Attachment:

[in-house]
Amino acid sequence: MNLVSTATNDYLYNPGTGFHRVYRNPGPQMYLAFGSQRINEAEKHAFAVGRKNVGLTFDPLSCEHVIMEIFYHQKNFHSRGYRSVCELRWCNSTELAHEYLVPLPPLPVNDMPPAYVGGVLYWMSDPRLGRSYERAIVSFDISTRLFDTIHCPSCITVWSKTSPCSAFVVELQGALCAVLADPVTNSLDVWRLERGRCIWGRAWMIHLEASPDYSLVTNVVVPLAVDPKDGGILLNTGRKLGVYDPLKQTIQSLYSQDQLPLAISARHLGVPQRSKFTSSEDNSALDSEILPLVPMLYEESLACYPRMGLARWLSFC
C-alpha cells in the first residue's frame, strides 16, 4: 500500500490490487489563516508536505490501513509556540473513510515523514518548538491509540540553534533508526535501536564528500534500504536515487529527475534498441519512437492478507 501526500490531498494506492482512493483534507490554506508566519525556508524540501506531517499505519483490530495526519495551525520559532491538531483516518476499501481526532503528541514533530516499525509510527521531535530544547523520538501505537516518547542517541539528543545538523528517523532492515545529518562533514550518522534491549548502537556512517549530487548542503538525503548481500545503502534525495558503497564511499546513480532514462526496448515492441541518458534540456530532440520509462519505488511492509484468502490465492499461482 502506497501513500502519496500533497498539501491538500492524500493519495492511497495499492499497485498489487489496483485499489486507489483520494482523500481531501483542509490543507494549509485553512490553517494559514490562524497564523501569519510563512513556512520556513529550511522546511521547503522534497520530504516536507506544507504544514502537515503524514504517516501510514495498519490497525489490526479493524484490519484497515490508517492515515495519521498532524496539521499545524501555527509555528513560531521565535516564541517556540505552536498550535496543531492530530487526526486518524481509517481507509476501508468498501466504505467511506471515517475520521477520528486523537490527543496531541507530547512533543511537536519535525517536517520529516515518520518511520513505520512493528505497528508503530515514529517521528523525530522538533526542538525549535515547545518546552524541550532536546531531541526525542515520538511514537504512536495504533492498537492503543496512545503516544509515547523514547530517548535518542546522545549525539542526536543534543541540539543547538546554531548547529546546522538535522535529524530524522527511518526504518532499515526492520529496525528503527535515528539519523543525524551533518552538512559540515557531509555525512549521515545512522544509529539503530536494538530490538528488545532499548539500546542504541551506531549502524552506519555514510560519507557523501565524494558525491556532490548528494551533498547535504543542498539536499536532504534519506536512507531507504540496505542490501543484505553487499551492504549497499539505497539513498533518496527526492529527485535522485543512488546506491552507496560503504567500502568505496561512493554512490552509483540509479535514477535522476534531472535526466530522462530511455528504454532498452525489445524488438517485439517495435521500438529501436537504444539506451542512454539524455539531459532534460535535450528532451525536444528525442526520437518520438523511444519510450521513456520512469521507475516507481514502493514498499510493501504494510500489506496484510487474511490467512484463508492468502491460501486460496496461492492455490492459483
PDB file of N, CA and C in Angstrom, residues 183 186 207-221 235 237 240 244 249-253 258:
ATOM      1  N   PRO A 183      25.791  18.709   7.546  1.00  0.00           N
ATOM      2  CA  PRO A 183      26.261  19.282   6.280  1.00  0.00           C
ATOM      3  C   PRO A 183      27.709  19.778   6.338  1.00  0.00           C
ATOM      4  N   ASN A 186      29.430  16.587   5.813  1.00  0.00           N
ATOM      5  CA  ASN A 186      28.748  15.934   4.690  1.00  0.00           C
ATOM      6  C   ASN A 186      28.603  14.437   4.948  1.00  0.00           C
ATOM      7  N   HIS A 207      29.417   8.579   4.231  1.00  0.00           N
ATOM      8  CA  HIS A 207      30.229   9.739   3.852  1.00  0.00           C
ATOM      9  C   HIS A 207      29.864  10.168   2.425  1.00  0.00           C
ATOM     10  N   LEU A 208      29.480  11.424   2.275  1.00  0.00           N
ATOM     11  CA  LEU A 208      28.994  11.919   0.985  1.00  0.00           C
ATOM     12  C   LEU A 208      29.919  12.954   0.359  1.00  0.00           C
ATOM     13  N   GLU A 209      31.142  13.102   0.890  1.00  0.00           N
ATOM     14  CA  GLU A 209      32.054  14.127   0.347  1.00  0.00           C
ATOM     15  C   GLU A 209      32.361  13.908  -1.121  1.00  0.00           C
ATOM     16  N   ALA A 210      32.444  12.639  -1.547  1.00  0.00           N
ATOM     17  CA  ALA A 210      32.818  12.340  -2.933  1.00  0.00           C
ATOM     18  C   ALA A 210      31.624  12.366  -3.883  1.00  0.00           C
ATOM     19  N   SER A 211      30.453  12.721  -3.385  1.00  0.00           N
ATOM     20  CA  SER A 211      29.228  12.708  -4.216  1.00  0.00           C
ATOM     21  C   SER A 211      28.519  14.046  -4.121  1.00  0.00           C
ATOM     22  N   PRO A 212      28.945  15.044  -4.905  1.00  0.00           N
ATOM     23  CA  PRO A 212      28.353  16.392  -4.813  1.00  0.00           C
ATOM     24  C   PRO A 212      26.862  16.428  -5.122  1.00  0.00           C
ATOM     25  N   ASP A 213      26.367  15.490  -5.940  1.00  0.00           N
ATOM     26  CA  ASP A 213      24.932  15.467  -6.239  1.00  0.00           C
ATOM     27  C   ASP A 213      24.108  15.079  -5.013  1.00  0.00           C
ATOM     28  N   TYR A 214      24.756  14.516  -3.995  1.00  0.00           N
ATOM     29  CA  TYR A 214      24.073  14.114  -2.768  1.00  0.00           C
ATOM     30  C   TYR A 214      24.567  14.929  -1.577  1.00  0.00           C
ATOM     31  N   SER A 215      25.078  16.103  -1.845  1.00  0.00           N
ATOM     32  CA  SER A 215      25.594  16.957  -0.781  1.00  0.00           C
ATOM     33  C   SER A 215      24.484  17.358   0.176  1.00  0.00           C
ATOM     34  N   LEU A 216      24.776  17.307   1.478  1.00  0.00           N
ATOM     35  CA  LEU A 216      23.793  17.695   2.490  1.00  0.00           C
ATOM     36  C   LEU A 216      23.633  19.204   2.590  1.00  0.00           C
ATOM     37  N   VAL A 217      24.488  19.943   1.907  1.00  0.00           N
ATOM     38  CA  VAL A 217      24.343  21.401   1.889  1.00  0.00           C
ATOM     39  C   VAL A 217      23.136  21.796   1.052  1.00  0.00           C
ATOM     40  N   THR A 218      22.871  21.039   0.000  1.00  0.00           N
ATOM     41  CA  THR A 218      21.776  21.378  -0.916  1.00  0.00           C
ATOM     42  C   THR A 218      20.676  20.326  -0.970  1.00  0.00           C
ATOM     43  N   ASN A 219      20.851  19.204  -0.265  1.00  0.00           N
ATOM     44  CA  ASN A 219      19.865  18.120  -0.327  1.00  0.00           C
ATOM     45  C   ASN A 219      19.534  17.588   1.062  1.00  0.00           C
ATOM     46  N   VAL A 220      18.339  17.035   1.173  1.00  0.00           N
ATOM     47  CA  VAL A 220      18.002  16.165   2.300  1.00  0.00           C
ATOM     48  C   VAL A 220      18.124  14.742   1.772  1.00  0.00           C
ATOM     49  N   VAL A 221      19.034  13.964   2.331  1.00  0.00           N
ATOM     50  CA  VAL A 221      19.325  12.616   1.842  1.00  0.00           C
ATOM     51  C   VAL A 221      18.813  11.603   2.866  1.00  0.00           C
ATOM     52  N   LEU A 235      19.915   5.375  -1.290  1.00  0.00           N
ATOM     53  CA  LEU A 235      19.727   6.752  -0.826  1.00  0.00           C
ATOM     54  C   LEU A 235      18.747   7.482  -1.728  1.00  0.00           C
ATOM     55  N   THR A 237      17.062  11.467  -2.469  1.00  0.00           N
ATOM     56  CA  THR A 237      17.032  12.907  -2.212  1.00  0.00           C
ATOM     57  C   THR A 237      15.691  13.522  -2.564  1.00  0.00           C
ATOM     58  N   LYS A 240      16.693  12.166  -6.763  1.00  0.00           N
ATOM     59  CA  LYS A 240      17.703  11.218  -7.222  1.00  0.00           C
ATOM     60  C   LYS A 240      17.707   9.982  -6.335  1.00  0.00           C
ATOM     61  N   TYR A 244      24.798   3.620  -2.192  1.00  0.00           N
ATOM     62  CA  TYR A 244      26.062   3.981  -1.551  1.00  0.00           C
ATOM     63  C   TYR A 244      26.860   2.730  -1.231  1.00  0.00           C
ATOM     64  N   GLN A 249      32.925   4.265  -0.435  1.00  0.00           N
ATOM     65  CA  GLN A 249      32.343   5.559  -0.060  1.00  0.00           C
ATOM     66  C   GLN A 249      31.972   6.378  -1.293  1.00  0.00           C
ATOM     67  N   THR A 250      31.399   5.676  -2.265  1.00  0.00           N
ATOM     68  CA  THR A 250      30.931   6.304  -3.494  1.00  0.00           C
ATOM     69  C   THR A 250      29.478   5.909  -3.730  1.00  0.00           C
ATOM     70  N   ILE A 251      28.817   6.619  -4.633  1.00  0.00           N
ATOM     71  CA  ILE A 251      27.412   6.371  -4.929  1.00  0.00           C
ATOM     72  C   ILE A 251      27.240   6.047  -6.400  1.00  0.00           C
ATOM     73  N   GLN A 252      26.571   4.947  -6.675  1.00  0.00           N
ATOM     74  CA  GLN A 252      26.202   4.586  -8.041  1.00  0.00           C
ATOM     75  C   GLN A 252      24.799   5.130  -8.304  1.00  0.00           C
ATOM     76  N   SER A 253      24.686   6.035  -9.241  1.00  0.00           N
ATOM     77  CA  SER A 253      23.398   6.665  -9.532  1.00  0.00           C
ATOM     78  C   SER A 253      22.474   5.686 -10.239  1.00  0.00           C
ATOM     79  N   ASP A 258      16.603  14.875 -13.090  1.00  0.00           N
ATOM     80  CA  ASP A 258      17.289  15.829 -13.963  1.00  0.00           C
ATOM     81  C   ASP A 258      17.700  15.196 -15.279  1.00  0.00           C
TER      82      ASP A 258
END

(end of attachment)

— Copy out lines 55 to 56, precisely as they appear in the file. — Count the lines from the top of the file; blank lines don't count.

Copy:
ATOM     51  C   VAL A 221      18.813  11.603   2.866  1.00  0.00           C
ATOM     52  N   LEU A 235      19.915   5.375  -1.290  1.00  0.00           N